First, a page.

the words escaped him, and he stumbled among lines and fragments of lines which had no meaning at all except for the beauty of the words. He shut the gate, and ran swinging from side to side down the hill, shouting any nonsense that came into his head. "Here am I," he cried rhythmically, as his feet pounded to the left and to the right, "plunging along, like an elephant in the jungle, stripping the branches as I go (he snatched at the twigs of a bush at the roadside), roaring innumerable words, lovely words about innumerable things, running downhill and talking nonsense aloud to myself about roads and leaves and lights and women coming out into the darkness—about women—about Rachel, about Rachel." He stopped and drew a deep breath. The night seemed immense and hospitable, and although it was so dark there seemed to be things moving down there in the harbour and movement out at sea. He gazed until the darkness numbed him, and then he walked on quickly, still murmuring to himself. "And I ought to be in bed, snoring and dreaming, dreaming, dreaming. Dreams and realities, dreams and realities, dreams and realities," he repeated all the way up the avenue, scarcely knowing what he said, until he reached the front door. Here he paused for a second, and collected himself before he opened the door.
His eyes were dazed, his hands very cold, and his brain excited and yet half asleep. Inside the door everything was as he had left it except that the hall was now empty. There were the chairs turning in towards each other where people had sat talking, and the empty glasses on little tables, and the newspapers scattered on the floor. As he shut the door he felt as if he were enclosed in a square box, and instantly shrivelled up. It was all very bright and very small. He stopped for a minute by the long table to find a paper which he had meant to read, but he was still too much under the influence of the dark and the fresh air to consider carefully which paper it was or where he had seen it.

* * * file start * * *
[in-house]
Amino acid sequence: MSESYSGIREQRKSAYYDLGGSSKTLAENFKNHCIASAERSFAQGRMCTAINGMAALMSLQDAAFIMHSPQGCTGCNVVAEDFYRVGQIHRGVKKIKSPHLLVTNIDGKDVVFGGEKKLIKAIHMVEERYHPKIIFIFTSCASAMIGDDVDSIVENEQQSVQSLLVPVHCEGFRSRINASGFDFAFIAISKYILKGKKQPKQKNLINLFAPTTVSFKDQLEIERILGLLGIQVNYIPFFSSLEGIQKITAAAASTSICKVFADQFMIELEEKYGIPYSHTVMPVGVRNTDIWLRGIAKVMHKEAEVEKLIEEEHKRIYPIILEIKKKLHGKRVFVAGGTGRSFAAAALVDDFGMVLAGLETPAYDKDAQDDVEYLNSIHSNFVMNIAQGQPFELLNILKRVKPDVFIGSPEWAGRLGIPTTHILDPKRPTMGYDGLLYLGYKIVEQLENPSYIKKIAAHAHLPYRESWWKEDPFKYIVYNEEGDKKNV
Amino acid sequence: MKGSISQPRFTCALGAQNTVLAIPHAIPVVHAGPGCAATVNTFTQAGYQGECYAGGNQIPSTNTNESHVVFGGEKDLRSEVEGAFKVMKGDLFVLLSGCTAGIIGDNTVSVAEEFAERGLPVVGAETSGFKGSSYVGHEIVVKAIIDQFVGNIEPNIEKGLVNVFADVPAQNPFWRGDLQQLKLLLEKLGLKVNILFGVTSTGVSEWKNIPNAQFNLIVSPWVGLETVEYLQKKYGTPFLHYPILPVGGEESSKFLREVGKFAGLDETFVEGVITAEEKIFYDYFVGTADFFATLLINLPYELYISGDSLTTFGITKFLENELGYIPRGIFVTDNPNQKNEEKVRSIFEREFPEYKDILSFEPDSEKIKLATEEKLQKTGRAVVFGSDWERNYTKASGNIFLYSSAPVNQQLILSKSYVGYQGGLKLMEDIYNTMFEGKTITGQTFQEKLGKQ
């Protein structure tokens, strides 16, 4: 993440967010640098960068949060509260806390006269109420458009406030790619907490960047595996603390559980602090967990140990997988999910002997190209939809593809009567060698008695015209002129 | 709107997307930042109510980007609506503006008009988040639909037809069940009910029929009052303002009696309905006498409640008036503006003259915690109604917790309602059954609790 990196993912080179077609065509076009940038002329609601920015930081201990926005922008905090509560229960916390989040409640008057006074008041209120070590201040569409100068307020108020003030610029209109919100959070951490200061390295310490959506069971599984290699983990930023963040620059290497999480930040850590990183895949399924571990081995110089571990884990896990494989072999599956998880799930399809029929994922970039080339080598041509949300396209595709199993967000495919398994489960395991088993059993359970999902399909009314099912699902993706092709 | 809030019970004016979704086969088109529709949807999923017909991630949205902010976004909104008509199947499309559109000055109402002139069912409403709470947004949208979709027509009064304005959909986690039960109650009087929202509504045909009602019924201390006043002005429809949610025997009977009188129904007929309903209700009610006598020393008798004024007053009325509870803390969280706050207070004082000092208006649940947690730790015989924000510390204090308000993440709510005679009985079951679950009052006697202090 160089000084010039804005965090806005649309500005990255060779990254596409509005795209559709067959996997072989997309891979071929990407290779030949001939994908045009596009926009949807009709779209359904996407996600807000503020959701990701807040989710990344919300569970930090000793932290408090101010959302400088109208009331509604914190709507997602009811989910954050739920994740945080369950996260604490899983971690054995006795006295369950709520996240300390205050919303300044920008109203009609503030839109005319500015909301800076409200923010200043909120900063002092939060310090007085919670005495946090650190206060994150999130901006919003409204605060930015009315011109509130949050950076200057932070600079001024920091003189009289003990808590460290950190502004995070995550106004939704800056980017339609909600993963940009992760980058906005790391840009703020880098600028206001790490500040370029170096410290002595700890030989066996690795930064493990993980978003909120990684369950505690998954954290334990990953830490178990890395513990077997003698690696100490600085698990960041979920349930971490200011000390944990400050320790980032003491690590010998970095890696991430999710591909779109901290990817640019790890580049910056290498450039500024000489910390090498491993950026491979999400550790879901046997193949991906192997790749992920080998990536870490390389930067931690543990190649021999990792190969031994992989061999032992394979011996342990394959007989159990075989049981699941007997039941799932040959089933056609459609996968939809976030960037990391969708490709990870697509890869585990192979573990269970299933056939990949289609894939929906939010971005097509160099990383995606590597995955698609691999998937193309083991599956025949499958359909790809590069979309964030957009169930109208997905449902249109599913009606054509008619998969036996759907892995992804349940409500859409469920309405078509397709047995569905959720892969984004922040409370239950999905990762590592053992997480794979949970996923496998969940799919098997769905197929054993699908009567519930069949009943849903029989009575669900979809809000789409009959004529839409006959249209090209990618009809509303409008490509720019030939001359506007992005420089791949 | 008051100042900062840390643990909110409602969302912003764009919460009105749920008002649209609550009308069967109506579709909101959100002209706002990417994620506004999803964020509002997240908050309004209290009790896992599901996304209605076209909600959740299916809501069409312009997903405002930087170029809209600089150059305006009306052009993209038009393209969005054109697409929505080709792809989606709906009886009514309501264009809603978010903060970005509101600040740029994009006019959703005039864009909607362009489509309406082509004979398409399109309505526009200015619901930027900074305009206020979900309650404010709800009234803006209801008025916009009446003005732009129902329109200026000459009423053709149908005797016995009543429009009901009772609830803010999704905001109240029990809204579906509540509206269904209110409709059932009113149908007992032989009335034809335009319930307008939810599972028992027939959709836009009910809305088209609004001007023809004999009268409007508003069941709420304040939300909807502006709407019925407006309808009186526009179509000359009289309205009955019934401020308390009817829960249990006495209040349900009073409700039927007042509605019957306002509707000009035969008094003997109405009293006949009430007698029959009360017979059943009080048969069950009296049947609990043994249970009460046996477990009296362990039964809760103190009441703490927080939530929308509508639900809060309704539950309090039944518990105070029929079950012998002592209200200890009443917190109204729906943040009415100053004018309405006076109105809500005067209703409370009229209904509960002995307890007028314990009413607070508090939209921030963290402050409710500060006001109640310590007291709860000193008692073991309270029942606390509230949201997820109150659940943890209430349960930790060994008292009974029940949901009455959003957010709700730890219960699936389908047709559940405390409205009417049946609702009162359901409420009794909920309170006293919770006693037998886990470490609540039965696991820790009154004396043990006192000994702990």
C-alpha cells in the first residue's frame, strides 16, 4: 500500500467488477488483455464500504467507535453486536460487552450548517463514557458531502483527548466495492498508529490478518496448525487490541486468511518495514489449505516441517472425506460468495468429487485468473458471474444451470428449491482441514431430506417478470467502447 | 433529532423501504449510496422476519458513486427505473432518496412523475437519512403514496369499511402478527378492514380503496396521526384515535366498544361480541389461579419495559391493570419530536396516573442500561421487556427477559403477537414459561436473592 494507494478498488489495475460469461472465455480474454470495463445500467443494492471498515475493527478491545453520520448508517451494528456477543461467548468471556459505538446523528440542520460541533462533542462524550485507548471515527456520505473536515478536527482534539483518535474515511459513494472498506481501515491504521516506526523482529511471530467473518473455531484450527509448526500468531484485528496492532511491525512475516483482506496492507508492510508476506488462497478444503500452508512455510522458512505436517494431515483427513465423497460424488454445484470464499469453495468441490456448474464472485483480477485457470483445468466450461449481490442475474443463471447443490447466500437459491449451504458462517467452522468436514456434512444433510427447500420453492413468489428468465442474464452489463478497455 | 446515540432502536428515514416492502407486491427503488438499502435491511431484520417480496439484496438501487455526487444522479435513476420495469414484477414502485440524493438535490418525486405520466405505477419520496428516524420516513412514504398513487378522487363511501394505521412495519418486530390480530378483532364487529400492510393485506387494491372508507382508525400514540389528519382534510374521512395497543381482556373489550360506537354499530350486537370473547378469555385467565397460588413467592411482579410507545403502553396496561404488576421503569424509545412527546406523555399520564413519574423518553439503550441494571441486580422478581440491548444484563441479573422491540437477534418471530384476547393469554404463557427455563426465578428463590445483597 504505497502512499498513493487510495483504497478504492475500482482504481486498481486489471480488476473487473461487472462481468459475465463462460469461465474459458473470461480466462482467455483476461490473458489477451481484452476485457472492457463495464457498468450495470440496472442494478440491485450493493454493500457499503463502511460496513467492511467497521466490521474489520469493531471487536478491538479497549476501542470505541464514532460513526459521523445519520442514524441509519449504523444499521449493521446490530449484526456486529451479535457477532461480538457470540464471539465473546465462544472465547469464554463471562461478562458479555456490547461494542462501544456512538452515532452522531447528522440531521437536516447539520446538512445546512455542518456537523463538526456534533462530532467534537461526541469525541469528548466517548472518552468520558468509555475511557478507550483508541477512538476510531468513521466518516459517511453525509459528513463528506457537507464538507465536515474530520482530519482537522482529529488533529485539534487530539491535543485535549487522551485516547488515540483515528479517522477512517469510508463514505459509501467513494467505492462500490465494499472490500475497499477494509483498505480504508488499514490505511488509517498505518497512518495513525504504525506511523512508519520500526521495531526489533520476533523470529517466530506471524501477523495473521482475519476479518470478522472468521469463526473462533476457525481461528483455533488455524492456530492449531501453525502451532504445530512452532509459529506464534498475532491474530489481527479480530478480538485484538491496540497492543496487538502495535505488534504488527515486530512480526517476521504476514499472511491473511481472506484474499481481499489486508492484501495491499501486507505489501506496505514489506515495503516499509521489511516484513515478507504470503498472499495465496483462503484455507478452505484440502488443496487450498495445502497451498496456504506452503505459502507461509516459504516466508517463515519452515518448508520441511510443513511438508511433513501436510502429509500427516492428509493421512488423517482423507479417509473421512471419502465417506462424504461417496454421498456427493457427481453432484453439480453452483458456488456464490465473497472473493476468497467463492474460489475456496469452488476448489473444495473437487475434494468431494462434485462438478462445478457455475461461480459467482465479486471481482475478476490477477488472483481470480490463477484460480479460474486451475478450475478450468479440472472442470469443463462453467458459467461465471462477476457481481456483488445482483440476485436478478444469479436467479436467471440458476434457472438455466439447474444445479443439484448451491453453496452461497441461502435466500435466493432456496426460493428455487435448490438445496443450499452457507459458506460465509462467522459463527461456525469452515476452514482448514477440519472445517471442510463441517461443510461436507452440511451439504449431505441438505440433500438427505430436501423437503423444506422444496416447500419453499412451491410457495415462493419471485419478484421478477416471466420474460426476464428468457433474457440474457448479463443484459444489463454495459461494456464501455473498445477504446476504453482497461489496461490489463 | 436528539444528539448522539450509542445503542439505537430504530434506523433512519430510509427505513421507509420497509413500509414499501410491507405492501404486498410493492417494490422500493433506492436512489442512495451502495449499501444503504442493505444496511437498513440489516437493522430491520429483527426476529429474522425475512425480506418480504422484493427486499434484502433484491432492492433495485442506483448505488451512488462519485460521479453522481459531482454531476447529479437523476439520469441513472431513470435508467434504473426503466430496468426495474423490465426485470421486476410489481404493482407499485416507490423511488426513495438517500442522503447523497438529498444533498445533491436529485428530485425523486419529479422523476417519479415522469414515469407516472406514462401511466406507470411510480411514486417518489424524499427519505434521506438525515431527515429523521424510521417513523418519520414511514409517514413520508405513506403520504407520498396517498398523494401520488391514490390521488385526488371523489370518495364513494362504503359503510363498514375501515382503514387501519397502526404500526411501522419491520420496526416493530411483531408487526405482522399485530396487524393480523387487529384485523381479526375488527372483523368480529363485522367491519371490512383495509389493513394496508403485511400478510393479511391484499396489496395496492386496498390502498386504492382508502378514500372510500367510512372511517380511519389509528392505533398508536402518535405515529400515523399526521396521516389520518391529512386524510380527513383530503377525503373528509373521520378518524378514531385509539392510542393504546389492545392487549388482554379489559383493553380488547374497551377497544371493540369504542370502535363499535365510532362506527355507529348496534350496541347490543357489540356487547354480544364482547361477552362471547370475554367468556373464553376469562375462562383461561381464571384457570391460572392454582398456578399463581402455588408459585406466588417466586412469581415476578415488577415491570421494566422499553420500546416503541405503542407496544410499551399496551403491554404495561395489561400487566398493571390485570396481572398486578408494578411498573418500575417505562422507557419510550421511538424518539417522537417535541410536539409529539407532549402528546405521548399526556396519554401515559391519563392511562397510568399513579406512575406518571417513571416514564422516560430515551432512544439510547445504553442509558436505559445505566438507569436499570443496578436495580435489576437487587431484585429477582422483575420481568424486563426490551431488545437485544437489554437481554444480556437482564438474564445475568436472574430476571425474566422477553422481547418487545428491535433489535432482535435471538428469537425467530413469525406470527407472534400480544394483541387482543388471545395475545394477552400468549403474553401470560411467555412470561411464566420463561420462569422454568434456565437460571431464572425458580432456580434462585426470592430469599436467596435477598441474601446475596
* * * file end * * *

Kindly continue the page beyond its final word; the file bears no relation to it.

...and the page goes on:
As he fumbled vaguely among the papers he saw a figure cross the tail of his eye, coming downstairs. He heard the swishing sound of skirts, and to his great surprise, Evelyn M. came up to him, laid her hand on the table as if to prevent him from taking up a paper, and said: